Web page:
Dear Members of the Harvard Community,
I write to share the excellent news that Sherri Charleston, assistant vice provost for diversity, equity, and inclusion, and chief affirmative action officer at the University of Wisconsin–Madison, has agreed to serve as the University’s chief diversity and inclusion officer. She will report to me and begin in her new role on August 1.
Sherri is an administrative leader and interdisciplinary scholar whose work at the intersection of history and law informs her efforts to translate theory into practice that improves higher education. A graduate of Columbia University, with a master’s and a Ph.D. in history from the University of Michigan, and a J.D. from the University of Wisconsin, she holds faculty affiliations with both the Department of Gender and Women’s Studies, and the Department of Educational Leadership and Policy Analysis at UW-Madison. Her wide-ranging expertise spans Affirmative Action, the Americans with Disabilities Act, and Title IX, as well as the recruitment and retention of students, faculty, and staff of color. Sherri has oversight for the implementation of a University-wide plan for inclusive excellence, including establishing data-driven assessments of progress toward institutional goals, and she is widely admired among her colleagues for her student-centered advocacy and her ability to integrate all aspects of an institution into her strategic thinking and decision making.
Many members of the Harvard community—faculty, students, staff, alumni, and friends—offered thoughtful advice during the search, and I am grateful for the great care and attention devoted to bringing Sherri to Harvard. I am also deeply grateful to John Silvanus Wilson for leading the search and for laying the foundation for our future efforts. Two years ago, John took a short-term leave of absence from the Board of Overseers to create, staff, and lead the Office for Diversity, Inclusion, and Belonging. He and his team have implemented many of the recommendations of the Task Force on Inclusion and Belonging, including the completion of Harvard’s first-ever Pilot Pulse Survey, the formation of a University-wide leadership council devoted to sharing best practices across Harvard, and the funding of projects through the Harvard Culture Lab Innovation Fund. In addition to seeing those and other important projects through to completion, John has been an invaluable member of the University’s senior leadership team and a trusted counselor to me, offering the perspective and wisdom of a former college president. I am thrilled that he has graciously agreed to stay on as my senior advisor through Sherri’s transition. He will resume his important research on our nation’s historically black colleges and universities later this fall.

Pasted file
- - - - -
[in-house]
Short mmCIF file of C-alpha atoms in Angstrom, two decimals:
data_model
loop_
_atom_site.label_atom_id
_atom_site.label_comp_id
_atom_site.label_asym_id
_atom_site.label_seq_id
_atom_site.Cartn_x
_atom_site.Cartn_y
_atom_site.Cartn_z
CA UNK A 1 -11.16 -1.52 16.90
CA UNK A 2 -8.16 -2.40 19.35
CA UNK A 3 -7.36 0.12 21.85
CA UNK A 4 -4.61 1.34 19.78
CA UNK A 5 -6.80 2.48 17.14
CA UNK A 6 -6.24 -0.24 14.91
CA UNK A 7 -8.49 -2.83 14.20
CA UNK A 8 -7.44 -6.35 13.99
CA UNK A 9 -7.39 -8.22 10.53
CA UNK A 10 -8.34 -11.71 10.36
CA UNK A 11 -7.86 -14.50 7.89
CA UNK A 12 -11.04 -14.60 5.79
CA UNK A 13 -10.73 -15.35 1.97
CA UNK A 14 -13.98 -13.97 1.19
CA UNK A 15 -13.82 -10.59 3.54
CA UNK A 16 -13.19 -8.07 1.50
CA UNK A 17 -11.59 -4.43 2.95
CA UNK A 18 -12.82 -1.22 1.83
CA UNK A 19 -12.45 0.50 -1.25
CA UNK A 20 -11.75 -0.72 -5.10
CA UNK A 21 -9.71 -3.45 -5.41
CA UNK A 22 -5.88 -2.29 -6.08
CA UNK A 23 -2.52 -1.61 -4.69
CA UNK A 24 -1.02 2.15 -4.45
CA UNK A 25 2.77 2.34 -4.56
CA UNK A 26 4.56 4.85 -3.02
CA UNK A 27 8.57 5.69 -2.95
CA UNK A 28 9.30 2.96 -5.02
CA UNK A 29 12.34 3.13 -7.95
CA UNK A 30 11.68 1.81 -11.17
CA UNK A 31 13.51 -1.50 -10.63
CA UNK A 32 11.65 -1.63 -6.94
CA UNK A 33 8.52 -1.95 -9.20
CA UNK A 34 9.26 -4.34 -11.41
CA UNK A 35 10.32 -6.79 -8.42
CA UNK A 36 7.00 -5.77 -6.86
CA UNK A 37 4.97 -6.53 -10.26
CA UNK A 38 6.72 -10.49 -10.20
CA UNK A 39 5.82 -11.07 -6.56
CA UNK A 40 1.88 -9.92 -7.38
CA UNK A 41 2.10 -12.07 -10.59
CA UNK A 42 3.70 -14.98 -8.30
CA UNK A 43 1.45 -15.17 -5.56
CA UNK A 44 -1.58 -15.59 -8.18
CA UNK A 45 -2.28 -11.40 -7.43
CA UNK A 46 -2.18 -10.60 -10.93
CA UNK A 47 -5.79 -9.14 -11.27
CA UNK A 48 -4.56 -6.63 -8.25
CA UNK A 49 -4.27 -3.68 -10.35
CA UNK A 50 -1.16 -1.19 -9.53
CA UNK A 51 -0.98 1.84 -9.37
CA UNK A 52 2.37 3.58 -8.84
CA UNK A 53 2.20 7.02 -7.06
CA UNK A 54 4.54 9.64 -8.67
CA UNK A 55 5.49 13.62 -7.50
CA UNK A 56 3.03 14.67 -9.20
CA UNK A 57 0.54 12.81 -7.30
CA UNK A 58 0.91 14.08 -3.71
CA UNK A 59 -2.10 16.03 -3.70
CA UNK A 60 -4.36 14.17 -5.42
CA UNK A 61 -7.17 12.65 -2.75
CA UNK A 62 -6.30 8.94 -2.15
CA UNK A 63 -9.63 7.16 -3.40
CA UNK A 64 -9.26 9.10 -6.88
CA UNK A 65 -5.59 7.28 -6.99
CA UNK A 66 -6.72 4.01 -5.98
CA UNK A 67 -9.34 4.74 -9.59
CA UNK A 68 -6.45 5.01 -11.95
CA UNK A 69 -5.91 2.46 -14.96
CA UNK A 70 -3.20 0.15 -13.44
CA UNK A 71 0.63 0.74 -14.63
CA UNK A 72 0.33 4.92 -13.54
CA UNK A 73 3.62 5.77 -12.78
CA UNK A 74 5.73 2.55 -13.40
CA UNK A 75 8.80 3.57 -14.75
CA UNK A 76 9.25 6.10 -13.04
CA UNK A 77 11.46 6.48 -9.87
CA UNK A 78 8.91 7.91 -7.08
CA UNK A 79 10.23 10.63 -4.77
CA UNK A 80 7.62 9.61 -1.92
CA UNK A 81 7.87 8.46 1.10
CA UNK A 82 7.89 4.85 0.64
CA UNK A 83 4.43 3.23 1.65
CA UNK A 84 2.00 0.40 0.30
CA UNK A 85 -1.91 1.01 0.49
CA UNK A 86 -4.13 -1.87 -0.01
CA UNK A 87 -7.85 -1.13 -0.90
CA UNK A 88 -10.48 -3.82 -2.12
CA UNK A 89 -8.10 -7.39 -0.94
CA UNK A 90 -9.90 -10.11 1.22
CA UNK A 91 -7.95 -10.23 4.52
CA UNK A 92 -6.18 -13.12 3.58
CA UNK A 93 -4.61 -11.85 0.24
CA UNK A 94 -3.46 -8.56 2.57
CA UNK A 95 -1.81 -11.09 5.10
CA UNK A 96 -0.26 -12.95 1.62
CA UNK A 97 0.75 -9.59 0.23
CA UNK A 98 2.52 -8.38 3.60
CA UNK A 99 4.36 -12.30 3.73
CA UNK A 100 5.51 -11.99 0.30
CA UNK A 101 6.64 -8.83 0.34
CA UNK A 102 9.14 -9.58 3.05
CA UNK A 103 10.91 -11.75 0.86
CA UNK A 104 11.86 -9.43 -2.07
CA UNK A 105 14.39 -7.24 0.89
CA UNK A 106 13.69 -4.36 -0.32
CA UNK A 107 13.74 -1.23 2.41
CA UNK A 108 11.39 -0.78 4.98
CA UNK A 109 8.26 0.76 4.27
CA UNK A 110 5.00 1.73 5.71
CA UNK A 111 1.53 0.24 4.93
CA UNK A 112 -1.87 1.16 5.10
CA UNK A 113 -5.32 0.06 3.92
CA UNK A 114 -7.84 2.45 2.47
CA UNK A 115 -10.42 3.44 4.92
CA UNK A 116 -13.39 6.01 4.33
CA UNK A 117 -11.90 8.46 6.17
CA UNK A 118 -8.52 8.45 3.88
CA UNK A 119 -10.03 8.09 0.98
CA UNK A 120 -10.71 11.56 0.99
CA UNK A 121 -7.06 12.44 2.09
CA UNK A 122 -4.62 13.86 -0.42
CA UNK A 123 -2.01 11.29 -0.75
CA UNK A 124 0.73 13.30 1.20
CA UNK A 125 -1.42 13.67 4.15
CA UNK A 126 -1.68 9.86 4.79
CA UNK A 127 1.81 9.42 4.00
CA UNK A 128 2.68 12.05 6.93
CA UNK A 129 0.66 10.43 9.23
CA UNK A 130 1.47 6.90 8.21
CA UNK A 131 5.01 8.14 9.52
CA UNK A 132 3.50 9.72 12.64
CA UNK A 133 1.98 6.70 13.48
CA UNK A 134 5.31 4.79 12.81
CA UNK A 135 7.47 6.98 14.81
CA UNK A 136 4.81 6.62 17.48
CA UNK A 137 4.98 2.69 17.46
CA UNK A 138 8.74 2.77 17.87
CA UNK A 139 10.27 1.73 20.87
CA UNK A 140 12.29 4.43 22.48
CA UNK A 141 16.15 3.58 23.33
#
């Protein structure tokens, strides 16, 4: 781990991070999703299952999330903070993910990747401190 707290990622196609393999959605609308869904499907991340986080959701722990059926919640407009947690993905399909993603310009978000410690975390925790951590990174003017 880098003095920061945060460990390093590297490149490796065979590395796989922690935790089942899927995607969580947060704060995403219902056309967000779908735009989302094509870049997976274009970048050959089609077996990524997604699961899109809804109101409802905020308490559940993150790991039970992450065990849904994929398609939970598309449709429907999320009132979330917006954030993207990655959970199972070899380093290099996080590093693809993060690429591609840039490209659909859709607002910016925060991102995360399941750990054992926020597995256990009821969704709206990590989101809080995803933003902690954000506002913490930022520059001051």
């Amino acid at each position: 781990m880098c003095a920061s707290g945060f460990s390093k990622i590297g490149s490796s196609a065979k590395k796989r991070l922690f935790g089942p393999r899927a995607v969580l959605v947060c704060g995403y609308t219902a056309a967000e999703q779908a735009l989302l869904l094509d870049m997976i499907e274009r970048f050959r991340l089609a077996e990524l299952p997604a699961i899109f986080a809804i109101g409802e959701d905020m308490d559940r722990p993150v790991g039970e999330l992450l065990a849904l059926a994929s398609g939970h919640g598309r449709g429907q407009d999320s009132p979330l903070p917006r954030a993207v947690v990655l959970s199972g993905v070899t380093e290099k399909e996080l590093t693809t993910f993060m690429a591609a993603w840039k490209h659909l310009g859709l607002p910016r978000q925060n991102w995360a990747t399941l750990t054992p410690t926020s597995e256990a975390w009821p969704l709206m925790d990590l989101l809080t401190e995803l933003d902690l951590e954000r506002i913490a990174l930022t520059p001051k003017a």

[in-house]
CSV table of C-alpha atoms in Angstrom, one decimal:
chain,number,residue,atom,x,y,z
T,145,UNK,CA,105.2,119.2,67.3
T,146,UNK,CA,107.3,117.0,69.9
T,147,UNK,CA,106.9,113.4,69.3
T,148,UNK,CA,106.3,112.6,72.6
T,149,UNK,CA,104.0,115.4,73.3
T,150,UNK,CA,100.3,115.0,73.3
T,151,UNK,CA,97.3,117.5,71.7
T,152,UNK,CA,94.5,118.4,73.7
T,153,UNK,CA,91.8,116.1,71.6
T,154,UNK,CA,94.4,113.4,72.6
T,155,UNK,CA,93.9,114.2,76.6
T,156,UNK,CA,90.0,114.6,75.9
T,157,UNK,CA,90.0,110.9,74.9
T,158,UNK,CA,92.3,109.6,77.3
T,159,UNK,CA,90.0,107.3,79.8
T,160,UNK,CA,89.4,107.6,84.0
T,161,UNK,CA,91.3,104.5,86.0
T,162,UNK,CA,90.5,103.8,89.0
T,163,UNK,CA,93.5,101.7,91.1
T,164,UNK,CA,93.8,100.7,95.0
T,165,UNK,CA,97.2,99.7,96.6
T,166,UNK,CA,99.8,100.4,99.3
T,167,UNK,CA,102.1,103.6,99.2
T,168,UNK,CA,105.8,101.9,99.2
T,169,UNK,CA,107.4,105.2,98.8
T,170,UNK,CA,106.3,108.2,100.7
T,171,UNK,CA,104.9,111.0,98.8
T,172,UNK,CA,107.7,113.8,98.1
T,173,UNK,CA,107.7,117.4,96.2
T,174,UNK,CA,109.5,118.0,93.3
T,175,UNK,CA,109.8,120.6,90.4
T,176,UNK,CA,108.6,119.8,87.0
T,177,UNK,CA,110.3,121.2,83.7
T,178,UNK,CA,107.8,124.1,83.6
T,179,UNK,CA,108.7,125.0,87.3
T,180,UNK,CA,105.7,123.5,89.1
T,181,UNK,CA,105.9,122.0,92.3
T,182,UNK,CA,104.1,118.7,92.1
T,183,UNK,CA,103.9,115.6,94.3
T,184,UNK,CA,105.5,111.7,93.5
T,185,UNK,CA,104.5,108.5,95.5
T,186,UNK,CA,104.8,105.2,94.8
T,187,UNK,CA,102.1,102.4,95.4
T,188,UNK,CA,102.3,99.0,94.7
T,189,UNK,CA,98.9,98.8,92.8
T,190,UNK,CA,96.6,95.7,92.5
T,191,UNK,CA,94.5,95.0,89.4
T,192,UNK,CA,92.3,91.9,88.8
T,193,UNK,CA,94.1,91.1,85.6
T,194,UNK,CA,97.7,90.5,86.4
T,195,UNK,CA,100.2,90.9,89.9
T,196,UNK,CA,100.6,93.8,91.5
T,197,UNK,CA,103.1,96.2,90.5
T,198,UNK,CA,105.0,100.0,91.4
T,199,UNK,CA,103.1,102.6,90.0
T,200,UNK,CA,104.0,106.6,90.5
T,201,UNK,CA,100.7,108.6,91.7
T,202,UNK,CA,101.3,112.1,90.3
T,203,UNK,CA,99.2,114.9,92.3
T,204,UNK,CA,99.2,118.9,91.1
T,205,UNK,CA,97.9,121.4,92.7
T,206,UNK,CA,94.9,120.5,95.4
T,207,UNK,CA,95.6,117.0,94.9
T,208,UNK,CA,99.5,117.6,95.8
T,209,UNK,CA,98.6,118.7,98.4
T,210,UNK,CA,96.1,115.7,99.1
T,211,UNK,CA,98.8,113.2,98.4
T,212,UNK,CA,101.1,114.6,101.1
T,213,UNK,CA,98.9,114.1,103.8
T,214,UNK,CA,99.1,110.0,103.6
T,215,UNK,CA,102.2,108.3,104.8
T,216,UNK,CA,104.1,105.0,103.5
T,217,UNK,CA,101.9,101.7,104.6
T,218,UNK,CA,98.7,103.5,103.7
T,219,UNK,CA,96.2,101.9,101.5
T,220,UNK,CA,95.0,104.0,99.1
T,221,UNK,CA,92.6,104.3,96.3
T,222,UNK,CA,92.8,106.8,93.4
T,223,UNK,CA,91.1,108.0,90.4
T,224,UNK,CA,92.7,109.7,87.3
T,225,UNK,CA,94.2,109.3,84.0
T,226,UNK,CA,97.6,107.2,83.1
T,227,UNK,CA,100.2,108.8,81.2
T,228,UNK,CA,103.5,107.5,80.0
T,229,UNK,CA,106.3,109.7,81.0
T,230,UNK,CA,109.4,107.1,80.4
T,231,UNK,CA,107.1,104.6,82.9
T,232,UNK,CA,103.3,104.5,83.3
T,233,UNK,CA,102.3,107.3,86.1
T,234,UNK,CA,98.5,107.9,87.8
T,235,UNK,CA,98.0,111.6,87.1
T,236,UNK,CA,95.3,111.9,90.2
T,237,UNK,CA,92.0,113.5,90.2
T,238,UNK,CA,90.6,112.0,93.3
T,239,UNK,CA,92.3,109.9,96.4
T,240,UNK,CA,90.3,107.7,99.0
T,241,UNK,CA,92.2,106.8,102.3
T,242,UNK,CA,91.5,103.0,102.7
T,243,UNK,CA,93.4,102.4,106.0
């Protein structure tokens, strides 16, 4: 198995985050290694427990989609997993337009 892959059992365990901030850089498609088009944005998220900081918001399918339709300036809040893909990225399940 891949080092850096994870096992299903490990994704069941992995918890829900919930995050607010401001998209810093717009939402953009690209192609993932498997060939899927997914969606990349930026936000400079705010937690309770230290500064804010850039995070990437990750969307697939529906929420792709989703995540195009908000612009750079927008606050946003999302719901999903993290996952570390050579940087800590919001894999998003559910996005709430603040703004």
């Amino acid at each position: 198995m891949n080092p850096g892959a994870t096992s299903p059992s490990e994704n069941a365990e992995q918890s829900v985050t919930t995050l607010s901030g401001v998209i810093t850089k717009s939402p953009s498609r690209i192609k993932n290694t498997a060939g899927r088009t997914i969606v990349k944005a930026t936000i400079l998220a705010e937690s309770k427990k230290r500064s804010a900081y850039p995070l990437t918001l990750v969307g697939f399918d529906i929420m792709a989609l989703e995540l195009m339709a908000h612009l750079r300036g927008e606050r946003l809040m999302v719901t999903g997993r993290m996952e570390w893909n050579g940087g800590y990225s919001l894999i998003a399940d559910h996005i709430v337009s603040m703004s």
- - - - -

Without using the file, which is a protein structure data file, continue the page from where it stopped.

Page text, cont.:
I look forward to working closely with Sherri and other members of my senior leadership team to develop and release a strategic plan for diversity, inclusion, and belonging at Harvard. She will need the advice and support of people throughout the University as she begins the important work of helping us become the kind of community we ought to be. The urgency of this moment must not be wasted.
All the best,